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B.C. judge rules against private-care in test of universal system

Ruling against private care

UPDATE 3:15 p.m.

B.C. Supreme Court has upheld restrictions on public and private practice by doctors and private health insurance, handing a win to the B.C. government.

Vancouver orthopaedic surgeon Brian Day and his Cambie Surgery Centre championed the constitutional challenge against B.C.’s Medicare Protection Act, leading to the Sept. 10 decision after years of court cases.

What Justice John Steeves ruled, however, further validates Canada’s universal public health care system.

B.C. Minister of Health Adrian Dix described that system as “a cornerstone of our identity in B.C., a cornerstone of our identity in all of Canada.”

Day and other plaintiffs asserted the Medicare Protection Act violated their Charter of Rights and Freedom rights regarding equality and life, liberty and security of the person.

The plaintiffs said it’s unconstitutional to prevent patients from accessing private medically necessary healthcare, including private surgeries, when unable to access timely care in the public system.

Steeves said the section targeted in the complaint exists “to preserve and ensure the sustainability of a universal public healthcare system that ensures access to necessary medical care is based on need and not on an individual’s ability to pay.”

He said in his 880-page ruling that the act serves to suppress and discourage “the emergence of a parallel duplicative private healthcare system for the financing and provision of necessary medical services to MSP beneficiaries.”

Steeves said MPA provisions prevent duplication of health care in B.C. through the emergence of a private healthcare system by restricting prices physicians can charge patients and the scope of private funding for healthcare.

The judge said the MPA prohibits some physicians and healthcare facilities providing necessary services covered by the public plan from charging user fees and billing MSP beyond the MSP schedule. The act prohibits the sale of private health insurance to MSP beneficiaries for medically necessary services covered by the public plan, he said.

“This is a very good day for public health care and for people in B.C. who want access to care, Dix said. 

“We're obviously extremely pleased with Mr. Justice Steeves' decision today. Our defence in the case was successful in its entirety,” Dix said.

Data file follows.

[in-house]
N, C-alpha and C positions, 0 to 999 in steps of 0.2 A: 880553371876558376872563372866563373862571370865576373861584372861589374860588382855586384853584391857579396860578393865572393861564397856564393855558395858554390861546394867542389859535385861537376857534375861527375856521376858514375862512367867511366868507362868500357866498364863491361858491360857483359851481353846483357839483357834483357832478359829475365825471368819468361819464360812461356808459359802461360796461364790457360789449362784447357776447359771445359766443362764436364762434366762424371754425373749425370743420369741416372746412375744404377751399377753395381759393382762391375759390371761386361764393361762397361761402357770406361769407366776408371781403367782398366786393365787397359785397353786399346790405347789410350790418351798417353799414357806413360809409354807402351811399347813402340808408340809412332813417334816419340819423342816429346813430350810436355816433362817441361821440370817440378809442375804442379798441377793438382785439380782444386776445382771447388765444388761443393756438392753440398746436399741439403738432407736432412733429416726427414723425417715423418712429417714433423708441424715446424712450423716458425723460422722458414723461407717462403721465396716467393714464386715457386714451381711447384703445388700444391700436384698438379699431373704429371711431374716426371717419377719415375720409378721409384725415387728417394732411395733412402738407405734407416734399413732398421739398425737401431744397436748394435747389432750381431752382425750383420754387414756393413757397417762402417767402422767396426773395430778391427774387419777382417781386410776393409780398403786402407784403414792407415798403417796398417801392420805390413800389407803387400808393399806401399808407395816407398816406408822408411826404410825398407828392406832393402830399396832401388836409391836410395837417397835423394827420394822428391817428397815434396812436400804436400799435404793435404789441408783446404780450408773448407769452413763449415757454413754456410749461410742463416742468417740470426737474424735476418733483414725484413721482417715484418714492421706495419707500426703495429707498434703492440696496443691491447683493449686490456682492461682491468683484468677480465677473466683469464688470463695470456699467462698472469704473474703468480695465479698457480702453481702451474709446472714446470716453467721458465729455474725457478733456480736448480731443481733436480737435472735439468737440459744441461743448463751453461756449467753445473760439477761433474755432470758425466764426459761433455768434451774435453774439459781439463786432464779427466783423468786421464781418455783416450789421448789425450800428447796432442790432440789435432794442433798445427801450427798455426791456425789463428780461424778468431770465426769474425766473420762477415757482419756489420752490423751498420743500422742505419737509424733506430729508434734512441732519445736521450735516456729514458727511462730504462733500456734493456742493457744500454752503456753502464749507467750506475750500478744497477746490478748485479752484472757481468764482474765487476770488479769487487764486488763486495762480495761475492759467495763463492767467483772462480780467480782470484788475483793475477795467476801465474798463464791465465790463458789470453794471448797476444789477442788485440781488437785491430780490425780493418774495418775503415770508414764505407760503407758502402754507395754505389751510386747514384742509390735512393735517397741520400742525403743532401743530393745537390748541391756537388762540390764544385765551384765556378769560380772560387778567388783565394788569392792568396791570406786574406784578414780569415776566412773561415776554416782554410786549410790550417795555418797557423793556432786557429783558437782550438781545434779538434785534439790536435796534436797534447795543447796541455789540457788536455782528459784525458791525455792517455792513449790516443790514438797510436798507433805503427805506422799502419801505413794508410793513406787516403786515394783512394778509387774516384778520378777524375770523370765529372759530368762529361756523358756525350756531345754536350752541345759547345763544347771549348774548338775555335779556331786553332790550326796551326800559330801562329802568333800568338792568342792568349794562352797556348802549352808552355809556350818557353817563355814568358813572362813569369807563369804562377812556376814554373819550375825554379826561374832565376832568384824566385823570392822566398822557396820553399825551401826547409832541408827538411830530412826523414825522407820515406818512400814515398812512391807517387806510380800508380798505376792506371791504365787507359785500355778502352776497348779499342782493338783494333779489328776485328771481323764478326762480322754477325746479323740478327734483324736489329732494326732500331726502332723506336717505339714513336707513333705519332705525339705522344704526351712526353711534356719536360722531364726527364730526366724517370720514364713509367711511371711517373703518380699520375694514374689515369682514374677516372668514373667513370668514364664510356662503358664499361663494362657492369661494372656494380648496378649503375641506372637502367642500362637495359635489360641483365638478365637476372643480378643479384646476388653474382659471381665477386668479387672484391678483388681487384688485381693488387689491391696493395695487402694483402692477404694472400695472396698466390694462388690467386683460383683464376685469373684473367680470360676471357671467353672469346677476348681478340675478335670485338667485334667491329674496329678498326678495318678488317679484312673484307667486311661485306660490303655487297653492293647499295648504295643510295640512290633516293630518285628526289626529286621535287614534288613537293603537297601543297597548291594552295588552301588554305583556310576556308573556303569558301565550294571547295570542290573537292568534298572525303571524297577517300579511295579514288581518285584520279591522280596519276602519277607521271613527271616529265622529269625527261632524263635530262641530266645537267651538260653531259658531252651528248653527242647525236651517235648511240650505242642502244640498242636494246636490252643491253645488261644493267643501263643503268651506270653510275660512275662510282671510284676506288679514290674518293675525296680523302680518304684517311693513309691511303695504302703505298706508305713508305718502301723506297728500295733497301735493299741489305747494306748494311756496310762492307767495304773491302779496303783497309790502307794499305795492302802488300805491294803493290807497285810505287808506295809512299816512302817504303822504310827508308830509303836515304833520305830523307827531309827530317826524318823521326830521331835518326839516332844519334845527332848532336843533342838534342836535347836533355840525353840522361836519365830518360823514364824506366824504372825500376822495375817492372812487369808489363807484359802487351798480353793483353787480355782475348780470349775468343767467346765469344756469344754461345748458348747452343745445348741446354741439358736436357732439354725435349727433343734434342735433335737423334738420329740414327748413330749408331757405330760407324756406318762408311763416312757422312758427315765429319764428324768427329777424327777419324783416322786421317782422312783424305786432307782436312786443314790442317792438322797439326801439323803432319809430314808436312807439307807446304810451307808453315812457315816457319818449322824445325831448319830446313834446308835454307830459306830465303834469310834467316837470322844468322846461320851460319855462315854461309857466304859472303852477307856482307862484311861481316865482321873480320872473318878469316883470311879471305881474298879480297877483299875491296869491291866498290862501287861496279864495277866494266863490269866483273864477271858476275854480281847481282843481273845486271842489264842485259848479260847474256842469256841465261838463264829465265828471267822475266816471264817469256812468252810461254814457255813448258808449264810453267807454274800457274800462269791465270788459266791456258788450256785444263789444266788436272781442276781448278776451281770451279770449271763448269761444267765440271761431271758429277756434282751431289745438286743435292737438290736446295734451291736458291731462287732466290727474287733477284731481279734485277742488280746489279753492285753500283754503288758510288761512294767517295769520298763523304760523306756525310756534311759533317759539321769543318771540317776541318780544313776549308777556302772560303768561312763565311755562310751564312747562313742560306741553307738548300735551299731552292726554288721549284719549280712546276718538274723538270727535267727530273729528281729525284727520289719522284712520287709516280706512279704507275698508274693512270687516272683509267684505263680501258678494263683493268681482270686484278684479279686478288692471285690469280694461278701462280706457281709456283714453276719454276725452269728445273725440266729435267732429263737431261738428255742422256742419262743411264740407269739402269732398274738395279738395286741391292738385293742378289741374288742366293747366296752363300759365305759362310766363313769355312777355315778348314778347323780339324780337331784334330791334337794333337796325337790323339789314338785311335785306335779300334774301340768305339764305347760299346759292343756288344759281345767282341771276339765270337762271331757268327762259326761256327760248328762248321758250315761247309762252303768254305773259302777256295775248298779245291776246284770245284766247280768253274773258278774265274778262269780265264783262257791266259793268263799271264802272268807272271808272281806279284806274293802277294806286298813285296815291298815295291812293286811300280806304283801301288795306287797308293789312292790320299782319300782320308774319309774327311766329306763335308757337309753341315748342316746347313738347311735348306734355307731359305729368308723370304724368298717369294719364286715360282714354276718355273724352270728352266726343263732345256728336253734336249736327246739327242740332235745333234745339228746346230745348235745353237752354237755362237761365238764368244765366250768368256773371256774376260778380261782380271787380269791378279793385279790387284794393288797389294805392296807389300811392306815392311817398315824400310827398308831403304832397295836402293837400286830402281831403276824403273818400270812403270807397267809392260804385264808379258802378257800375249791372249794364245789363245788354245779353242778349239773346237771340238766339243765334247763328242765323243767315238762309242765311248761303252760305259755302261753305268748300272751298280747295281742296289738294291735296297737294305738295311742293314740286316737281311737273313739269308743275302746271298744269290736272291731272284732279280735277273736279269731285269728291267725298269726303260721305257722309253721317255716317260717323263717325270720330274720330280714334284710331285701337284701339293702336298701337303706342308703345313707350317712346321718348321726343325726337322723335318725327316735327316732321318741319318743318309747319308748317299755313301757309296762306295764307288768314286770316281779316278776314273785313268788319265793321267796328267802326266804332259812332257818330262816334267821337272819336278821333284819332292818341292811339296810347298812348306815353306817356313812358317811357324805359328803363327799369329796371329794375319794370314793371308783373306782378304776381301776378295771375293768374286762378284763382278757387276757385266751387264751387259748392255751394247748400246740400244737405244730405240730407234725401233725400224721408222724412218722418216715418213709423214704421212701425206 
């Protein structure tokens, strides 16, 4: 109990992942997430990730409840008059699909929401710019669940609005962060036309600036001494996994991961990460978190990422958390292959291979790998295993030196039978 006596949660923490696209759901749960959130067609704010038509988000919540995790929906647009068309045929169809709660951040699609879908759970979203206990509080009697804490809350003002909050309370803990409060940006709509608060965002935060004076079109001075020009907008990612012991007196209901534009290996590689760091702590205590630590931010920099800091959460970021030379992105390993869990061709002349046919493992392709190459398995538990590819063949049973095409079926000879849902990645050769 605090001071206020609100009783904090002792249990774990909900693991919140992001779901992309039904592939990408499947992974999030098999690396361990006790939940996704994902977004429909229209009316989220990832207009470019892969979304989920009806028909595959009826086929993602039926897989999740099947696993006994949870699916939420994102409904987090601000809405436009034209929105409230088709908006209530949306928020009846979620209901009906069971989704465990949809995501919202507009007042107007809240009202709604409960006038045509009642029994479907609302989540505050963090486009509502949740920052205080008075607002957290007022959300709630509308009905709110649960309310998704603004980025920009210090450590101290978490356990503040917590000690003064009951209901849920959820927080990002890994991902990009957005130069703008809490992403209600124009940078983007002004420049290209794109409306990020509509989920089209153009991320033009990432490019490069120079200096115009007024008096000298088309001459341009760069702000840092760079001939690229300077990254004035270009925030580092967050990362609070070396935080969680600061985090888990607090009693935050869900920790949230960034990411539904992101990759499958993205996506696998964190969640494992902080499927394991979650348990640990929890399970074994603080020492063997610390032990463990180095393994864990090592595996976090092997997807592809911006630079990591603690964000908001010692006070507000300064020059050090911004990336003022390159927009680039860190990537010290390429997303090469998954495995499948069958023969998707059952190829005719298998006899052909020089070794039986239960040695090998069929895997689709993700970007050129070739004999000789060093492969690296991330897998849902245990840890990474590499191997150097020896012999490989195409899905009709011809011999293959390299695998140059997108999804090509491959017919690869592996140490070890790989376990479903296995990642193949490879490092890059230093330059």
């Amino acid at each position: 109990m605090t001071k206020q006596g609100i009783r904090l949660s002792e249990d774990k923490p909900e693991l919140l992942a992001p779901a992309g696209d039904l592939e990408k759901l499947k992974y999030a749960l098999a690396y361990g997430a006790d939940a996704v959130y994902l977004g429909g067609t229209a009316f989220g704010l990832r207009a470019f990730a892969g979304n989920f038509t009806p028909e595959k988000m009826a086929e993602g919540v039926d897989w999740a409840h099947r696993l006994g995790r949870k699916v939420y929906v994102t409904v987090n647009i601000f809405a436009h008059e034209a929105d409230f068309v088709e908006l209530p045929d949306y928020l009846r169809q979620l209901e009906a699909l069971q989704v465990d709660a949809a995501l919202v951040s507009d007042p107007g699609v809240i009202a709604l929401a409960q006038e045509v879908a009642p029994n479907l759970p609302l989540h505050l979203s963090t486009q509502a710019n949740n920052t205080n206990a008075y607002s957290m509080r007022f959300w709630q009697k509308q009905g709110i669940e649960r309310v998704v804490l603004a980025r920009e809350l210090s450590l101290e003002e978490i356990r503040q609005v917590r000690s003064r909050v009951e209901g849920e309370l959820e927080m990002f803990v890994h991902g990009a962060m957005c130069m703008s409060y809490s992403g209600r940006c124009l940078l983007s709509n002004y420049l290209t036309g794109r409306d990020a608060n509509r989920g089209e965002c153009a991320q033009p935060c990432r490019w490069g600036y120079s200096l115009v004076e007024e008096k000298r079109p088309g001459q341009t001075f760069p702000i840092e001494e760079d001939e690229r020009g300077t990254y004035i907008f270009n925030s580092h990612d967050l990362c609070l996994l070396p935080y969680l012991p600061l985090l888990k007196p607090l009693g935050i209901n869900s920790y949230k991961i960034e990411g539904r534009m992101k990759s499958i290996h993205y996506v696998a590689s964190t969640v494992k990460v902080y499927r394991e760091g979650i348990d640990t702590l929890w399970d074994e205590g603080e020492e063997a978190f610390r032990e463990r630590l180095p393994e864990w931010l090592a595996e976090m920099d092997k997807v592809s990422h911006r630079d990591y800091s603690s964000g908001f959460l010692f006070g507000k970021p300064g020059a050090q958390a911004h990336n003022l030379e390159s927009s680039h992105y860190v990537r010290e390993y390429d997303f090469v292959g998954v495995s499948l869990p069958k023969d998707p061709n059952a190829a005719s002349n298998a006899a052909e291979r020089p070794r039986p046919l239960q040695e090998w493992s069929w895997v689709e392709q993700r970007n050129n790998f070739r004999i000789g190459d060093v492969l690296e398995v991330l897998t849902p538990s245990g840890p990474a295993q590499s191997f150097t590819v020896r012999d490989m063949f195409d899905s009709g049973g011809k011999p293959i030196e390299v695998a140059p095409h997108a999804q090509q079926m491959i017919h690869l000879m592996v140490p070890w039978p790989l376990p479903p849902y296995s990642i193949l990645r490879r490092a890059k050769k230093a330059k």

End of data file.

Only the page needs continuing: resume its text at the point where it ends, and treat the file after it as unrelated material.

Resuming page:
Steeves did, though, conclude that situations B.C. patients facing waiting times affecting their health violates their right to security of the person.

Dix said private surgeries have played a role in reducing wait times, a situation the provincial government continues to work on.

“We've talked about some of the methods that we're putting in place in our surgical plan and we're detailing them monthly in our surgical plan, but they include extending the hours of operating rooms by an hour every day, which will add, as you can imagine, a significant amount of capacity to the system,” Dix said.

That includes new operating rooms and re-opening old ones, he said.


ORIGINAL 1 p.m.

A British Columbia Supreme Court judge has ruled against a surgeon advocating for the right of patients to access private care in violation of a provincial law banning extra billing and private insurance.

Justice John Steeves says in a written ruling after a four-year trial that Dr. Brian Day and other plaintiffs have failed to show patients' constitutional rights are being infringed by the Medicare Protection Act, which focuses on medically necessary care, not ability to pay.

Day, CEO of Cambie Surgeries Corp., had argued patients have a constitutional right to pay for private care when wait times in the public system are too long.

Opponents have said a two-tier system would favour patients who are wealthy enough to pay for "queue-jumping" private insurance as well as doctors who could bill both the public and private systems.

Lawyers for both the B.C. and federal governments have argued such a system would erode Canada's universal health-care system and negatively impact patients with complex chronic conditions and the elderly.

More to come..



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